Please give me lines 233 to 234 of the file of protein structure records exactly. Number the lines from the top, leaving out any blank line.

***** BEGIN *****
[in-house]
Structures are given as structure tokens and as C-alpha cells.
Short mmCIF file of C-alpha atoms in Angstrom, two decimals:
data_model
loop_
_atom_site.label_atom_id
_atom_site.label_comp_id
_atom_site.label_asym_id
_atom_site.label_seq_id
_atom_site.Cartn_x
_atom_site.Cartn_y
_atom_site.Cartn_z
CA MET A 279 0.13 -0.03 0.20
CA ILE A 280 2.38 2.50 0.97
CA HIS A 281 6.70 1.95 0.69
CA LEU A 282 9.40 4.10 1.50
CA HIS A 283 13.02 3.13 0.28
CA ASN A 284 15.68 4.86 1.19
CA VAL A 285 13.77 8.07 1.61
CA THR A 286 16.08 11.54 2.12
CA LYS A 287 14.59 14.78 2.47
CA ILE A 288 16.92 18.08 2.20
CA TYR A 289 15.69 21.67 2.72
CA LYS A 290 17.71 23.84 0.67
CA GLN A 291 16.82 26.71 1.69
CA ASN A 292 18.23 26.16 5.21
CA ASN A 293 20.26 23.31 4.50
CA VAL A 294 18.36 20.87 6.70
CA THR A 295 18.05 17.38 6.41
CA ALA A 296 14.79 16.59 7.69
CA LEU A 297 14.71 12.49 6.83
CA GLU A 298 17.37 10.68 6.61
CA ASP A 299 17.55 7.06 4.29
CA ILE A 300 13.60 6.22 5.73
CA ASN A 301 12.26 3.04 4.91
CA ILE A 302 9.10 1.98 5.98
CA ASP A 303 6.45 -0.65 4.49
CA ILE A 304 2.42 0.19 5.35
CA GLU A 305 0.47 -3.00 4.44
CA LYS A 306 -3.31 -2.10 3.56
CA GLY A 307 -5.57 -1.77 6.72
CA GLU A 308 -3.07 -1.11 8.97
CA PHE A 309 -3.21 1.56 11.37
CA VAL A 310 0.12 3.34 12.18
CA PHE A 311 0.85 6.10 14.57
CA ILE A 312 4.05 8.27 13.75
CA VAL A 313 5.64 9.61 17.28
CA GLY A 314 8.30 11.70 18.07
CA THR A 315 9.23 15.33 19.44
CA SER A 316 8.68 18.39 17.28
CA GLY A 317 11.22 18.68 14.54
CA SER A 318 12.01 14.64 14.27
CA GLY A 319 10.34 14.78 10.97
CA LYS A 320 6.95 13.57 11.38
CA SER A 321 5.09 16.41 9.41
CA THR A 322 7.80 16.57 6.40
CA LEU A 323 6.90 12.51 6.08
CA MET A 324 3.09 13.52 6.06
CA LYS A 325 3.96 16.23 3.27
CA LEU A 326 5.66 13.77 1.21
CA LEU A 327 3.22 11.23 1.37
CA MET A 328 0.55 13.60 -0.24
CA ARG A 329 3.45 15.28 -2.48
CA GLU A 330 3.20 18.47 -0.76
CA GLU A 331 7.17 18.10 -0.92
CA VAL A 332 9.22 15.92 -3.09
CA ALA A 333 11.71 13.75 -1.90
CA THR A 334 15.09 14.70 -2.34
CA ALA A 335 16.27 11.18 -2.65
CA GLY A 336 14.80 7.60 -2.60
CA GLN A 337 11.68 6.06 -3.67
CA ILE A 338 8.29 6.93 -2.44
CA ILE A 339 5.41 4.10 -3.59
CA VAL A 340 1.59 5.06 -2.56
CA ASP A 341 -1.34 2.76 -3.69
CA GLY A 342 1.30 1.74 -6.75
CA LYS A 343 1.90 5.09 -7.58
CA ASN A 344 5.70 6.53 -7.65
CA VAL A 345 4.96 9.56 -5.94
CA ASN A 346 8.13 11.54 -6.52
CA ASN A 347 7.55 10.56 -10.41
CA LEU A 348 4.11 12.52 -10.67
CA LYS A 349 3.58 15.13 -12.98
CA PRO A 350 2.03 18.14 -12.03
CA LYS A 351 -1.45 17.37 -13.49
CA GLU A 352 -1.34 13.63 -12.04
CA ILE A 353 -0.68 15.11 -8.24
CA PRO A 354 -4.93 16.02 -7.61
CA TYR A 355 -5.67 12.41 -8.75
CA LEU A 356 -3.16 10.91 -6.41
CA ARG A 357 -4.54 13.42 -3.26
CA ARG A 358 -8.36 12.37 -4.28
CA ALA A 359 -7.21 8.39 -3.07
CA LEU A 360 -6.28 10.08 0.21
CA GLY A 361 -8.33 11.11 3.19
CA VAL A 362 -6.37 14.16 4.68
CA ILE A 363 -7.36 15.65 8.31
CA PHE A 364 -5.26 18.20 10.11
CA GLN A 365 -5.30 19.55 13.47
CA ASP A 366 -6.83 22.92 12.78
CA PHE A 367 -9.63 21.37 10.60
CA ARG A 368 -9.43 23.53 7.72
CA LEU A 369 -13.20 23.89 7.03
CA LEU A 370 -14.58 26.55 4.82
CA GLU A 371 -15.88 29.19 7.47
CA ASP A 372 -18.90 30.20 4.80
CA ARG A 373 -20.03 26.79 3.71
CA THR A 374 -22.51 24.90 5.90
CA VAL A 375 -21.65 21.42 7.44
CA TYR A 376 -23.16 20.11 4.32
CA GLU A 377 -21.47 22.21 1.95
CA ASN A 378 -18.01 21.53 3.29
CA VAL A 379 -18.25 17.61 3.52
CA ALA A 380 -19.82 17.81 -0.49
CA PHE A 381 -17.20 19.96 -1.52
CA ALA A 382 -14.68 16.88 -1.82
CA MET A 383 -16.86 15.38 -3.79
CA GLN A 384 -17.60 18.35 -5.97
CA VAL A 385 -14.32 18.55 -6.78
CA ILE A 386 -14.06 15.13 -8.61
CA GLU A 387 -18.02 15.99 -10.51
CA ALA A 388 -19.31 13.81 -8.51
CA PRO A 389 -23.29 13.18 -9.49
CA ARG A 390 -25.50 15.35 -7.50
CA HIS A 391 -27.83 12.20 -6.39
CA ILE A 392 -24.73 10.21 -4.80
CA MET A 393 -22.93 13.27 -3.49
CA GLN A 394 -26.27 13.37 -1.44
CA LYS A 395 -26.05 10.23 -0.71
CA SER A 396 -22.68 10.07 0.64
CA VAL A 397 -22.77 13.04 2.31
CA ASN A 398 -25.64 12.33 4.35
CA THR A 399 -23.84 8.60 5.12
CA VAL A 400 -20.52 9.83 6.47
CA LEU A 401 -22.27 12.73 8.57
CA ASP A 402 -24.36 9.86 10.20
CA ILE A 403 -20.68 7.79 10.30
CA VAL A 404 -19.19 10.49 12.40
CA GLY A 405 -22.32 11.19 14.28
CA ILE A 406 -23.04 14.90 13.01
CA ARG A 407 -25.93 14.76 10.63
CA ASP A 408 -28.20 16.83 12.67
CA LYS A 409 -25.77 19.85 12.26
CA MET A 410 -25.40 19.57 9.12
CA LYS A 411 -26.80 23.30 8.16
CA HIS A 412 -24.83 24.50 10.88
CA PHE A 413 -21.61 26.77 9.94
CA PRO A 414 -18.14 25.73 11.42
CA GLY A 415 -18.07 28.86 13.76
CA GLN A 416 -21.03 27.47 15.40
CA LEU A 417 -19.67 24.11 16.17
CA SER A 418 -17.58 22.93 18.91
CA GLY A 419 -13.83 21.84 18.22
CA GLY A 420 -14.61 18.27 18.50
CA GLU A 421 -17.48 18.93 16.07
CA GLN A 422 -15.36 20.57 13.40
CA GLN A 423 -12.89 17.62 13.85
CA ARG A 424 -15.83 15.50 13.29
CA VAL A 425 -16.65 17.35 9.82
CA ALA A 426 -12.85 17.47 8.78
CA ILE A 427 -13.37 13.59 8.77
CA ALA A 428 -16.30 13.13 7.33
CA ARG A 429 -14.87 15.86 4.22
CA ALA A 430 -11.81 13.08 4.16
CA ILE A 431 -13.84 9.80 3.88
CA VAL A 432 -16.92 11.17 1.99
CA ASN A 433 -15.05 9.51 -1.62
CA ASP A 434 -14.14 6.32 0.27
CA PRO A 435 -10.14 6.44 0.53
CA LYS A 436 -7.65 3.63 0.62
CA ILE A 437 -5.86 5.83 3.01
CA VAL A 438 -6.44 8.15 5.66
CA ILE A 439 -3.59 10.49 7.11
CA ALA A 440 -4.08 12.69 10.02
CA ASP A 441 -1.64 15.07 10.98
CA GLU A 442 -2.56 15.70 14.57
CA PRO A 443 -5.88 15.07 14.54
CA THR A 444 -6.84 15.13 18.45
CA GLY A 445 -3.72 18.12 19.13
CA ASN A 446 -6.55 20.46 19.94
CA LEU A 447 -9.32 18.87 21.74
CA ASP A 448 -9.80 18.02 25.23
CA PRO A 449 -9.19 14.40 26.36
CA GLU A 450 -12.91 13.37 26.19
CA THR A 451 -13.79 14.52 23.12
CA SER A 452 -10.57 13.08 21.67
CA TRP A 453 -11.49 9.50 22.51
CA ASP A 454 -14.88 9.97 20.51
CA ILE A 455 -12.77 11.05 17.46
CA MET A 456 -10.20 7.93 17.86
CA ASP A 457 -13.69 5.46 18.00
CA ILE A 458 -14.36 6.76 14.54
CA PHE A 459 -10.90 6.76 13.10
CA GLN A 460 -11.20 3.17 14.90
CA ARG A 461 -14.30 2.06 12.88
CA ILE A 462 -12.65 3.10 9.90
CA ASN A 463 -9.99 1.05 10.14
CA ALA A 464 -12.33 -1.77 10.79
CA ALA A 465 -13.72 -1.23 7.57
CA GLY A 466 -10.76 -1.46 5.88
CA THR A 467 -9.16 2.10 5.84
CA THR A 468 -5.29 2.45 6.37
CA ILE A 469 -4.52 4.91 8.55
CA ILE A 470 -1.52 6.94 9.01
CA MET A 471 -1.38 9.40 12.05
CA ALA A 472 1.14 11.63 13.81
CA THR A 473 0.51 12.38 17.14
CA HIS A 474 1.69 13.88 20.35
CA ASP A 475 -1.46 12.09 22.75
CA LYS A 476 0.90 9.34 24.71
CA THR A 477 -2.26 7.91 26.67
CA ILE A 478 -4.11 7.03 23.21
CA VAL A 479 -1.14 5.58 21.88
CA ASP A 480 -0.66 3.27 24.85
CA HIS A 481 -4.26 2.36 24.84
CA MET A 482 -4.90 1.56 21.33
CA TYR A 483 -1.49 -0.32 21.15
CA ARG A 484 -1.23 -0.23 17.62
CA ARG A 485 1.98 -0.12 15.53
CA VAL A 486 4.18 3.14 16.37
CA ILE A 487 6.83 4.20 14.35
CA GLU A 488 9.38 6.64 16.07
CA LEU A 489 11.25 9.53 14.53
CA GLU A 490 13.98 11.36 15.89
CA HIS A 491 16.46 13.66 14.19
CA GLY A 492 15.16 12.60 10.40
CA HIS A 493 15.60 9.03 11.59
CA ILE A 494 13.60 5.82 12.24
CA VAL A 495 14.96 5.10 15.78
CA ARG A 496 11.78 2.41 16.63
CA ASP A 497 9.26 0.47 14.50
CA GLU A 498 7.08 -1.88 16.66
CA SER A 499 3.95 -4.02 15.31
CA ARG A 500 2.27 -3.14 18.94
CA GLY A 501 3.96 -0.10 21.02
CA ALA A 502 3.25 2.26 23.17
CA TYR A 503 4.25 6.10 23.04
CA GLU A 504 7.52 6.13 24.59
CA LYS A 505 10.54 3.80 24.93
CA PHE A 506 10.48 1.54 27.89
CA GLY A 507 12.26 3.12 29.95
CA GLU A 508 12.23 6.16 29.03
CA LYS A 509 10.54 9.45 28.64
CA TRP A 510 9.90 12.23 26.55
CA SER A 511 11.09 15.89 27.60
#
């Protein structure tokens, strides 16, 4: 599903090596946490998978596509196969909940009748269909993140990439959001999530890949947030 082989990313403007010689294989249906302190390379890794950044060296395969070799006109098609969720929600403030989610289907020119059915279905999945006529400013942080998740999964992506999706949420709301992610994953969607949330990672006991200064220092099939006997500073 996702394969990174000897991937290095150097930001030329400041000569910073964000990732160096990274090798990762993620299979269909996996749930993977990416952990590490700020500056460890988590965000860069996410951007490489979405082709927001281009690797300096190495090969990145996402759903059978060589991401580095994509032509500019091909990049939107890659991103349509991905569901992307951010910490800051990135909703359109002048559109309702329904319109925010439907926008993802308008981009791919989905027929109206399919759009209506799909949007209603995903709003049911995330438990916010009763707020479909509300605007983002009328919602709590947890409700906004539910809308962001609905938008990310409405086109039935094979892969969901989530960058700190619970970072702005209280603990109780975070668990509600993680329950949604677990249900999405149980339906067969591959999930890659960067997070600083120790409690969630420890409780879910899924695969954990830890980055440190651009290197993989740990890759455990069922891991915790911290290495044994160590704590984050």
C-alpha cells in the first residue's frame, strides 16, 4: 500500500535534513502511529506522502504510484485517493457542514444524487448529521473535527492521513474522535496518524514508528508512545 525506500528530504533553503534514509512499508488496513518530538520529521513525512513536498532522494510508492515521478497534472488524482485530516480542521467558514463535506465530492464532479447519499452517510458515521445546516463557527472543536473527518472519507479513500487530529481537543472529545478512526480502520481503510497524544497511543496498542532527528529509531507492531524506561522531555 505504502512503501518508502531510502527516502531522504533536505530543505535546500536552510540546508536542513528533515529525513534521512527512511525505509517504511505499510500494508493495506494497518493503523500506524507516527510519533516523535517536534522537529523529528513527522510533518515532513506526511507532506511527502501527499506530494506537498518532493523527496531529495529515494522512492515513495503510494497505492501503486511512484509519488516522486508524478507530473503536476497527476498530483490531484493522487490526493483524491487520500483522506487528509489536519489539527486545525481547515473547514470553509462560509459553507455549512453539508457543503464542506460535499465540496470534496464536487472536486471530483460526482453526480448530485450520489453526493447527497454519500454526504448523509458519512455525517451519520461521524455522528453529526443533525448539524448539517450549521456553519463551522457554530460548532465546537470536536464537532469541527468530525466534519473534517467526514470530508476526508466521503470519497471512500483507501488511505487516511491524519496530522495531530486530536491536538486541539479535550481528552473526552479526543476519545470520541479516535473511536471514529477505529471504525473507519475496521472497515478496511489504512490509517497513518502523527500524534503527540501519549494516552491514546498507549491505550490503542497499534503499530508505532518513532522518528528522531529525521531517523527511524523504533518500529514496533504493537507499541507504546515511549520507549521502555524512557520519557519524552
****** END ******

CA SER A 499 3.95 -4.02 15.31
CA ARG A 500 2.27 -3.14 18.94